. An easy way to set aside Paul‘s first Epistle by report of a private remark from Paul. Or by epistle as from us (ενιστημι — mēte di' epistolēs hōs di' hēmōn). In 1 Thessalonians 4:13-5:3 Paul had plainly said that Jesus would come as a thief in the night and had shown that the dead would not be left out in the rapture. But evidently some one claimed to have a private epistle from Paul which supported the view that Jesus was coming at once, as that the day of the Lord is now present (τα ενεστωτα — hōs hoti enestēken hē hēmera tou kuriou). Perfect active indicative of τα μελλοντα — enistēmi old verb, to place in, but intransitive in this tense to stand in or at or near. So “is imminent” (Lightfoot). The verb is common in the papyri. In 1 Corinthians 3:22; Romans 8:38 we have a contrast between ως οτι — ta enestōta the things present, and ta mellonta the things future (to come). The use of hōs hoti may be disparaging here, though that is not true in 2 Corinthians 5:19. In the Koiné{[28928]}š it comes in the vernacular to mean simply “that” (Moulton, Proleg., p. 212), but that hardly seems the case in the N.T. (Robertson, Grammar, p. 1033). Here it means “to wit that,” though “as that” or “as if” does not miss it much. Certainly it flatly denies that by conversation or by letter he had stated that the second coming was immediately at hand. “It is this misleading assertion that accounts both for the increased discouragement of the faint-hearted to encourage whom Paul writes 1:3-2:17, and for the increased meddlesomeness of the idle brethren to warn whom Paul writes 3:1-18” (Frame). It is enough to give one pause to note Paul‘s indignation over this use of his name by one of the over-zealous advocates of the view that Christ was coming at once. It is true that Paul was still alive, but, if such a “pious fraud” was so common and easily condoned as some today argue, it is difficult to explain Paul‘s evident anger. Moreover, Paul‘s words should make us hesitate to affirm that Paul definitely proclaimed the early return of Jesus. He hoped for it undoubtedly, but he did not specifically proclaim it as so many today assert and accuse him of misleading the early Christians with a false presentation. [source]
2 Thessalonians 2:2 Or by epistle as from us [ενιστημι]
In 1 Thessalonians 4:13-5:3 Paul had plainly said that Jesus would come as a thief in the night and had shown that the dead would not be left out in the rapture. But evidently some one claimed to have a private epistle from Paul which supported the view that Jesus was coming at once, as that the day of the Lord is now present Perfect active indicative of τα μελλοντα — enistēmi old verb, to place in, but intransitive in this tense to stand in or at or near. So “is imminent” (Lightfoot). The verb is common in the papyri. In 1 Corinthians 3:22; Romans 8:38 we have a contrast between ως οτι — ta enestōta the things present, and ta mellonta the things future (to come). The use of hōs hoti may be disparaging here, though that is not true in 2 Corinthians 5:19. In the Koiné{[28928]}š it comes in the vernacular to mean simply “that” (Moulton, Proleg., p. 212), but that hardly seems the case in the N.T. (Robertson, Grammar, p. 1033). Here it means “to wit that,” though “as that” or “as if” does not miss it much. Certainly it flatly denies that by conversation or by letter he had stated that the second coming was immediately at hand. “It is this misleading assertion that accounts both for the increased discouragement of the faint-hearted to encourage whom Paul writes 1:3-2:17, and for the increased meddlesomeness of the idle brethren to warn whom Paul writes 3:1-18” (Frame). It is enough to give one pause to note Paul‘s indignation over this use of his name by one of the over-zealous advocates of the view that Christ was coming at once. It is true that Paul was still alive, but, if such a “pious fraud” was so common and easily condoned as some today argue, it is difficult to explain Paul‘s evident anger. Moreover, Paul‘s words should make us hesitate to affirm that Paul definitely proclaimed the early return of Jesus. He hoped for it undoubtedly, but he did not specifically proclaim it as so many today assert and accuse him of misleading the early Christians with a false presentation. [source]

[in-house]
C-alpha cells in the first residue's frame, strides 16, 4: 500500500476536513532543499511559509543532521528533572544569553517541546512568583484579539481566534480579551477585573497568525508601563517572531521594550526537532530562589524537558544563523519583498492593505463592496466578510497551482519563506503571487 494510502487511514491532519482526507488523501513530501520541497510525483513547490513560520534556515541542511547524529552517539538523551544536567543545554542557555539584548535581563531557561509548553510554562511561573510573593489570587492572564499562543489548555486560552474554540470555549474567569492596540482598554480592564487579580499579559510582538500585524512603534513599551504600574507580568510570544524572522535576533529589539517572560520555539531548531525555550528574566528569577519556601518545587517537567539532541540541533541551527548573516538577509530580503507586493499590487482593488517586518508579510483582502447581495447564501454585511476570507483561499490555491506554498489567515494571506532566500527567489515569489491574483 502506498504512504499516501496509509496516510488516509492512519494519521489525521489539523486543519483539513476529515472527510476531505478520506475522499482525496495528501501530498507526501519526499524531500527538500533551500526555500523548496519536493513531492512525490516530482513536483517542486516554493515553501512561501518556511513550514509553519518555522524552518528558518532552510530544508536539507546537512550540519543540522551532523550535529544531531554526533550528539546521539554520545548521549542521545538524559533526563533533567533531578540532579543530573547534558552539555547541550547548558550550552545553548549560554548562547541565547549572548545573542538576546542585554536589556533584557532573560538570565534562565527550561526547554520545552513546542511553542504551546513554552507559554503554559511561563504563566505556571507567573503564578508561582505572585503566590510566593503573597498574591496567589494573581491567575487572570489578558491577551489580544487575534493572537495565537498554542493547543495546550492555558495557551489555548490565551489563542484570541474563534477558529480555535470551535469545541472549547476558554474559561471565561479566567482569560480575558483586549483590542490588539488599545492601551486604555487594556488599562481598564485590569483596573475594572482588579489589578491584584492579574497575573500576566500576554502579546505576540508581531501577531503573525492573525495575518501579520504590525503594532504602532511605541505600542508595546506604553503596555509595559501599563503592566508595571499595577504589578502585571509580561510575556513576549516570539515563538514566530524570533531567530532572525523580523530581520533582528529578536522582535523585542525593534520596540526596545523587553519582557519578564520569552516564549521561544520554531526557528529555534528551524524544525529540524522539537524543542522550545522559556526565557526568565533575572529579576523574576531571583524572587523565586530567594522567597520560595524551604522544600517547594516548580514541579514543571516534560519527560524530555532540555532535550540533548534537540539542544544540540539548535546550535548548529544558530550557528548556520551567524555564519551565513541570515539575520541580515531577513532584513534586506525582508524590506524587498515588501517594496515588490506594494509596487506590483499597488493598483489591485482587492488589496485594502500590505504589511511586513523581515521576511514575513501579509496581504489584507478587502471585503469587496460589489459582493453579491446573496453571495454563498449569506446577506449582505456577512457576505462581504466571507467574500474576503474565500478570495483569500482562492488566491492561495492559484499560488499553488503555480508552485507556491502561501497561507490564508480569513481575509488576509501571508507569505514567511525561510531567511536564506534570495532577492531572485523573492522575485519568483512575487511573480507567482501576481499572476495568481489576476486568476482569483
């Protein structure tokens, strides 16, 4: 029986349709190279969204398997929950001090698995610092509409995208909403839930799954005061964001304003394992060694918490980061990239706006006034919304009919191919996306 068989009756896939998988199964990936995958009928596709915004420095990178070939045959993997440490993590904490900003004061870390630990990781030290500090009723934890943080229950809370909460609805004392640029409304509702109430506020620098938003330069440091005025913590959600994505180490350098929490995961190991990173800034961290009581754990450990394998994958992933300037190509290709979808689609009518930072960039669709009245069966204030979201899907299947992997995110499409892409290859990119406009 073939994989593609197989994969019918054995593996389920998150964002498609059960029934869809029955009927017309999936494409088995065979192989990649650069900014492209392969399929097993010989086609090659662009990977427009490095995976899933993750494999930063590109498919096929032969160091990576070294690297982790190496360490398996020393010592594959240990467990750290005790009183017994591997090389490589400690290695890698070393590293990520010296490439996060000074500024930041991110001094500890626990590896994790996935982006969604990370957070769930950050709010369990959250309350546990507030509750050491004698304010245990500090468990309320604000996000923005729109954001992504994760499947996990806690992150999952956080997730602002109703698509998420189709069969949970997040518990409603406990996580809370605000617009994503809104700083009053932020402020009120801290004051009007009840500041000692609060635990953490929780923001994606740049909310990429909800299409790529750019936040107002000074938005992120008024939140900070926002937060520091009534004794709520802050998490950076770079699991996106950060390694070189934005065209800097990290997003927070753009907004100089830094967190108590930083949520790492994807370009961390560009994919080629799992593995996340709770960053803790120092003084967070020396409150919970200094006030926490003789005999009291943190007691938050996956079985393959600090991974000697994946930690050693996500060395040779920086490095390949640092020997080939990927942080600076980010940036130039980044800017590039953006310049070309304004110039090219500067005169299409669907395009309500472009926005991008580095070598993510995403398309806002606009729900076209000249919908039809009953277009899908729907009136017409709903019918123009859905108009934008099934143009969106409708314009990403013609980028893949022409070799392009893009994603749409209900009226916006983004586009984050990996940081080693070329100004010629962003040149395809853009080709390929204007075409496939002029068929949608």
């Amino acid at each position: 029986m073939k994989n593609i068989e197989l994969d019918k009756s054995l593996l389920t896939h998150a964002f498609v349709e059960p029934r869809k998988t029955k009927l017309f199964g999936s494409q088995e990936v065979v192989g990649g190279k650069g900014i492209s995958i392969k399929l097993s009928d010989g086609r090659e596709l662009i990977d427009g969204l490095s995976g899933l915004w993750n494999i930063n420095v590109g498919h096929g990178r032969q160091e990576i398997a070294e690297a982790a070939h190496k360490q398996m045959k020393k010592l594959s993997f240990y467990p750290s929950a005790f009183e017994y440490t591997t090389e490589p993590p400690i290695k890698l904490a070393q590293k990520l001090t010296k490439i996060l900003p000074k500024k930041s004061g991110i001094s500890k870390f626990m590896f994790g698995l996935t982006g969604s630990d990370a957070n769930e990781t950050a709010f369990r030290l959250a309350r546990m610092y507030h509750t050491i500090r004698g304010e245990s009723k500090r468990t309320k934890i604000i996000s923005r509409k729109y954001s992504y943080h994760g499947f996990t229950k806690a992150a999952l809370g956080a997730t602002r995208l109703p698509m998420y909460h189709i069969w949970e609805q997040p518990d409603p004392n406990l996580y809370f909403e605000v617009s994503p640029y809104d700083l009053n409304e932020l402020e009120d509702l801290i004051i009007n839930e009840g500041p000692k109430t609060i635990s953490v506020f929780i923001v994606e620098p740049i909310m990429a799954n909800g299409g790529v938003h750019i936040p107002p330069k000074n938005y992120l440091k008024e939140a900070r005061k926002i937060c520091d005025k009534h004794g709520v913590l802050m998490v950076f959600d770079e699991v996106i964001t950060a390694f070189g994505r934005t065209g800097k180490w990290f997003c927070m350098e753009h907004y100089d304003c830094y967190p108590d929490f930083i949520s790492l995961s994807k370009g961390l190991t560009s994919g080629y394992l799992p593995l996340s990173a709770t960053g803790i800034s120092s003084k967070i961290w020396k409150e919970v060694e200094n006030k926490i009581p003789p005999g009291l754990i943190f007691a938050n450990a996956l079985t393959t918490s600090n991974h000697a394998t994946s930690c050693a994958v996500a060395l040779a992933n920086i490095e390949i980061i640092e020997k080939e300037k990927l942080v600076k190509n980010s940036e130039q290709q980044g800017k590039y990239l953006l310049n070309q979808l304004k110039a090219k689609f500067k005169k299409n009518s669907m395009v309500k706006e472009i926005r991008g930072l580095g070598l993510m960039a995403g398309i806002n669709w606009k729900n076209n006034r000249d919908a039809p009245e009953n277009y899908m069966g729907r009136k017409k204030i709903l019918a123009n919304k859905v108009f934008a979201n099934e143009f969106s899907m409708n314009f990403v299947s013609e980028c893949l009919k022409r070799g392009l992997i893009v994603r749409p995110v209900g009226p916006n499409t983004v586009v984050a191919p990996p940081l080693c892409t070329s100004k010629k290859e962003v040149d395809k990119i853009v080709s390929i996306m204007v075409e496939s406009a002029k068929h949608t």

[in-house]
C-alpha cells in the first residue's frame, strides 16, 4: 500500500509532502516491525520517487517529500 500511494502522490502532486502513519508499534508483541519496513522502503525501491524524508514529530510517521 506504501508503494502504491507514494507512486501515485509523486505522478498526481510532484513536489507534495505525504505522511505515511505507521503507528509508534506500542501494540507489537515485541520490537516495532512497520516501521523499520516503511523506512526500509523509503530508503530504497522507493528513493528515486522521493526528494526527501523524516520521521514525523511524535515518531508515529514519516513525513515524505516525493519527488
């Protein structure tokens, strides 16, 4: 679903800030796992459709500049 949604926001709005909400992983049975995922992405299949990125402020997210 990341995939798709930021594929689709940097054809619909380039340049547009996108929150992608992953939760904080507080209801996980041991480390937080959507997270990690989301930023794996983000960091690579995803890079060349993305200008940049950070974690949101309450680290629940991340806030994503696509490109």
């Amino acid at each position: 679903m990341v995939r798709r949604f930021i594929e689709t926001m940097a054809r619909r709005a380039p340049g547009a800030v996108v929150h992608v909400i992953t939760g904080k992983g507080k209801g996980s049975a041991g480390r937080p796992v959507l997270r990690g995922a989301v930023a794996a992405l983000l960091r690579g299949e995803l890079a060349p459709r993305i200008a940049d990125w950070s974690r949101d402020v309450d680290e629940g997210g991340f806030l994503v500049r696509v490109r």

1 Timothy 4:4 Creature [κτίσμα]
Not in Paul. See James 1:18; Revelation 5:13; Revelation 8:9. A created thing. For κτίσις creation or creature, frequent in Paul, see on Romans 8:19; see on 2 Corinthians 5:17; see on Colossians 1:15. Κτίσμα in lxx, Wisd. 9:2; 13:5; 14:11; 3 Maccabees 5:11. [source]
1 Timothy 2:9 With shamefacedness and sobriety [μετὰ αἰδοῦς καὶ σωφροσύνης]